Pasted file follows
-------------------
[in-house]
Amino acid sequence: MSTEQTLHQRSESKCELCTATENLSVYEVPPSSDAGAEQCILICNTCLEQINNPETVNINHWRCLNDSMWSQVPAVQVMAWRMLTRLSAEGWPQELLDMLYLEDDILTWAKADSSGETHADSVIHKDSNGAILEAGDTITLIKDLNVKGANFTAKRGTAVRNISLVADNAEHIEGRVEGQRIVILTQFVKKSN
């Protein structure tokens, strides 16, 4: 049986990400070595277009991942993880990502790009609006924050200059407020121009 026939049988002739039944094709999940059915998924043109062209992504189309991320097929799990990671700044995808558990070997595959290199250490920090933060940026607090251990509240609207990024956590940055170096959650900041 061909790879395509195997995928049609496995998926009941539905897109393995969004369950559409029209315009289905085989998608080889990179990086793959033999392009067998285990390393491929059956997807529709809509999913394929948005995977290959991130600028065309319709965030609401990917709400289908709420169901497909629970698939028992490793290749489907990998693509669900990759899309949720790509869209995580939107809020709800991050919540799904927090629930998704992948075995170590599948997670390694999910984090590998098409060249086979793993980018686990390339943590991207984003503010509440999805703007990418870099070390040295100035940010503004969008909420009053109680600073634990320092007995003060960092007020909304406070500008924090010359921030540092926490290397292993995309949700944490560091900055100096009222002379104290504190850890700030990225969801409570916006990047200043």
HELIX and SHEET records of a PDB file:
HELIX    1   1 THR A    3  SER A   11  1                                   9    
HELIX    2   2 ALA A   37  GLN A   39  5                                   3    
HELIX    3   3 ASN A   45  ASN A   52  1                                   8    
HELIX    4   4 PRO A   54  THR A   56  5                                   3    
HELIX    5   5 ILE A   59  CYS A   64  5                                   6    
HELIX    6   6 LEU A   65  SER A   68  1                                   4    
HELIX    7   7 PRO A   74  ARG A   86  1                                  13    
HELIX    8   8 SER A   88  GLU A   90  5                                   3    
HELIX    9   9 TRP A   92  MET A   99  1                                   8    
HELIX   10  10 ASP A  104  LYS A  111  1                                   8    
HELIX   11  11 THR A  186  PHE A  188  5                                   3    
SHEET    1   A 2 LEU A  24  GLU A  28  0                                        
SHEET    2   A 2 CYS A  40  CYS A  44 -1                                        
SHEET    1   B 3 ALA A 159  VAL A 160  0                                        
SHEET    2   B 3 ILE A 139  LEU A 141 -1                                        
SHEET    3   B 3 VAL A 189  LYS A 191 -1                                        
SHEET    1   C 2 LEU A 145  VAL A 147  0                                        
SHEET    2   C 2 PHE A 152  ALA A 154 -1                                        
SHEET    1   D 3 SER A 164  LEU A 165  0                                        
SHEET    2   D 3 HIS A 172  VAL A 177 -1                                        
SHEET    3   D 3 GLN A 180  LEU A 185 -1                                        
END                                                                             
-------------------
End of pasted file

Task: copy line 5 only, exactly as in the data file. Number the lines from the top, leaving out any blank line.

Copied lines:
HELIX    1   1 THR A    3  SER A   11  1                                   9    